My Plan was a locally developed patient-held and owned plan (in paper form but ultimately envisaged as an app or dedicated digital device) to be used as a tool to support person-centred care. Similar tools had been demonstrated to be successful in improving services to patients elsewhere. The overarching concept was that it was held by the person and it set out what was important to that person. That included what they could do to stay well, what care and support they might need from others, what they were able do to manage their own health or to prevent a health condition worsening, and also, where appropriate, their wishes at the end of life.
The Hertfordshire and West Essex STP Personalisation Steering Group had agreed the content and had committed to rolling it out as part of their drive towards ‘person-centred care’, targeting in particular people (1) living with frailty, (2) with a new diagnosis of End of Life , (3) identified as frequent A&E attenders (4) living with long-term conditions. My Plan was intended to be initiated (but not necessarily completed with) health and social care staff who were to be the ‘key enablers’.
The task of rolling out My Plan to a tightly prescribed timetable in East and North Hertfordshire CCG fell to the Frailty Programme Manager. She was a former CLAHRC research associate and – through the ARC’s Ageing and Multimorbidity Theme – secured the help of the ARC’s Implementation Leads.
Early discussions revealed that on closer review not only was the evidence base for My Plan in fact fairly weak, but that many of the health and social care practitioners had misgivings about the feasibility, efficacy and even the safety of the MyPlan scheme. However, in parts of the service and among some of the patient advocates and senior director level, there was strong support, and there was pressure to go ahead with the rollout which included a cohort in Stevenage; it was a core element of the commitment to person-centred care.
The ARC Implementation Leads established a community of practice (CoP) in Stevenage, consisting between 6 and 9 service managers and senior community clinical and social care staff who were facilitated in the usual way by the ARC Implementation Leads. Using relational techniques, the CoP members were encouraged to explore, in a safe environment, all the diverse views about the innovation within the contexts of the services they worked in, and to agree a plan. Their emergent view was that before My Plan could be rolled-out they wanted to run a pilot scheme to evaluate if, how, and with whom it worked. The views of the CoP were sufficient to persuade the senior directors, who had previously held firm about implementing My Plan as planned, to delay the launch pending the results of the pilot. Over a series of three CoP meetings between July and December 2019, the pilot was designed and executed. Eighty patients in various Stevenage community services were offered the booklet and guidance in filling it in. The results of the pilot demonstrated beyond any doubt that the scheme would not be accepted by patients or staff in its current form: not a single patient had used it in a way that would have been helpful in practice.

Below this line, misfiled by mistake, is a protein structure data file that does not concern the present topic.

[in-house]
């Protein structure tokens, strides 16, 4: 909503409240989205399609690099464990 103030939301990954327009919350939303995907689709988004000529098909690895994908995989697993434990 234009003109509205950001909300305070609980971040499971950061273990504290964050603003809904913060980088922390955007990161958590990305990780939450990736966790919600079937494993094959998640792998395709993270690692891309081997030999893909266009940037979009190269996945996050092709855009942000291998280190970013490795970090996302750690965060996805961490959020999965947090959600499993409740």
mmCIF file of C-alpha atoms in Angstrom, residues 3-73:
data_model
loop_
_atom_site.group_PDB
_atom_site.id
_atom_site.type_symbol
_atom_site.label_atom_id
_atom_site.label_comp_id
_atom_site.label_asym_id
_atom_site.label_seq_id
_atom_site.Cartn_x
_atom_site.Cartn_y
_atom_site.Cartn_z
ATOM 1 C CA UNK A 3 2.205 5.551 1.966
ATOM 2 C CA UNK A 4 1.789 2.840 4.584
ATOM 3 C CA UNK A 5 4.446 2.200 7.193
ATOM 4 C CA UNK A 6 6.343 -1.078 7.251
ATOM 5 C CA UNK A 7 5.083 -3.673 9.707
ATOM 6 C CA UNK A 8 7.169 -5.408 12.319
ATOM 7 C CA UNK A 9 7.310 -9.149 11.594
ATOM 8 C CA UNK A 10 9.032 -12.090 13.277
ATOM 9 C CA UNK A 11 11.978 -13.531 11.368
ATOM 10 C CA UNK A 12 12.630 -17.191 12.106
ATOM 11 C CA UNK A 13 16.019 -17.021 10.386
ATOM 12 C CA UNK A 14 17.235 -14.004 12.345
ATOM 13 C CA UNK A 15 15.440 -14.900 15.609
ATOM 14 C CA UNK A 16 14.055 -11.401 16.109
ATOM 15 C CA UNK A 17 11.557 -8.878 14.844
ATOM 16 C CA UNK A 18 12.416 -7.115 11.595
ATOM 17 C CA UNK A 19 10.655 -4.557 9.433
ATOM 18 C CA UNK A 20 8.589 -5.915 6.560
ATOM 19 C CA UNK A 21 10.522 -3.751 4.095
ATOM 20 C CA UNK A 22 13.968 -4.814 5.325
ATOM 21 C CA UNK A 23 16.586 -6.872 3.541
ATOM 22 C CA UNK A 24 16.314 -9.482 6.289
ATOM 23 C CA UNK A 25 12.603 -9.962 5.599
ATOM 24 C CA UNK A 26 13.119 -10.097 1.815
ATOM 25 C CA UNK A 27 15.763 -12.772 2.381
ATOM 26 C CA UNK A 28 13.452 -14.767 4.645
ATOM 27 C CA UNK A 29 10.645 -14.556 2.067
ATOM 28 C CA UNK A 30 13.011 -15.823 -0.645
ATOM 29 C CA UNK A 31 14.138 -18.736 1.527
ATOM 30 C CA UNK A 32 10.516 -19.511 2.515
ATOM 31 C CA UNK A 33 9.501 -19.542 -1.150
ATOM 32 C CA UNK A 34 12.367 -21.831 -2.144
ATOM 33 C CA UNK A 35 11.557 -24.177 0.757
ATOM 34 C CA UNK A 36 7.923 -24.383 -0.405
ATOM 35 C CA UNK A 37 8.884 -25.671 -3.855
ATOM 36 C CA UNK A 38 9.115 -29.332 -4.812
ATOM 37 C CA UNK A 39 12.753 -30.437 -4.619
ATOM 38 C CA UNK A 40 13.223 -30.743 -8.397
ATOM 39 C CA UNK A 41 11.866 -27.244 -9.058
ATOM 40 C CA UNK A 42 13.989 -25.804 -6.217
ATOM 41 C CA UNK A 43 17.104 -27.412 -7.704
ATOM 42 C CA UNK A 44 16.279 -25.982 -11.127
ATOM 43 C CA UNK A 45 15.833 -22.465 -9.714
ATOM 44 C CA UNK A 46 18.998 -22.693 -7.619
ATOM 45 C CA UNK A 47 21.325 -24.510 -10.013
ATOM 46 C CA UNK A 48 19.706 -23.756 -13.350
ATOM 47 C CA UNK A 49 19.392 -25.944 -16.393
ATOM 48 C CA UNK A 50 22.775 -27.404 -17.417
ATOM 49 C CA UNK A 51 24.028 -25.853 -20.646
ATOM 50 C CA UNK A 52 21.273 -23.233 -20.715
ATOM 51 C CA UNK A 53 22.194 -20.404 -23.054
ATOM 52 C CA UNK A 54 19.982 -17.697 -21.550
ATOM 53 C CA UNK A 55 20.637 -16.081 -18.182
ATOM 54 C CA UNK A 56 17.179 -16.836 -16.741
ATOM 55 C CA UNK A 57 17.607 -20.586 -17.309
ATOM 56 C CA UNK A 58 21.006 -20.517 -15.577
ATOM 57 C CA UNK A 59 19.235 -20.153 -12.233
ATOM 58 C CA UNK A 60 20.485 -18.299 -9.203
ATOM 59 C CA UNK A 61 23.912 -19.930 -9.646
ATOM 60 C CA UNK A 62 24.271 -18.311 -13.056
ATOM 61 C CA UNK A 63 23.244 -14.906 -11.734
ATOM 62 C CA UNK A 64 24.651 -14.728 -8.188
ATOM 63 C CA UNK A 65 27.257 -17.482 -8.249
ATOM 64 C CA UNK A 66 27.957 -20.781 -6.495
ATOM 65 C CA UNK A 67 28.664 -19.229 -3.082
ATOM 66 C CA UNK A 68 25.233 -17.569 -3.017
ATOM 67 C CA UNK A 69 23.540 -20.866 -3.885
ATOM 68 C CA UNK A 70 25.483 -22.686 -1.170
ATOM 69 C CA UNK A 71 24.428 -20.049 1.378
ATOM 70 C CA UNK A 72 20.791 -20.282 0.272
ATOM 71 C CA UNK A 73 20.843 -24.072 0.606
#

Meanwhile the roll out had been commenced as planned in four other services/ sites across the county, including the original community clinic that had strongly advocated it. At a final meeting of 20 managers, practitioners and patients from all the sites that had used My Plan, it emerged that those that had introduced it with no formal evaluation were also running into difficulties, though interestingly one independent care home had adopted it for care planning and found it useful. It was agreed that the scheme as currently designed was unworkable unless certain organisational conditions – not found in the other services where the launch had been tried or planned – were met.
Unlike those running the other rollouts, the Programme Manager was able to use the findings of the evaluation carried out by the CoP to explain to the senior directors how and why it was inappropriate to run the My Plan scheme in their context. She later described this as a “really powerful” way of using an evaluative approach to implementation that “saved wasted effort and disillusionment” as well as the unnecessary costs of a large rollout doomed to failure.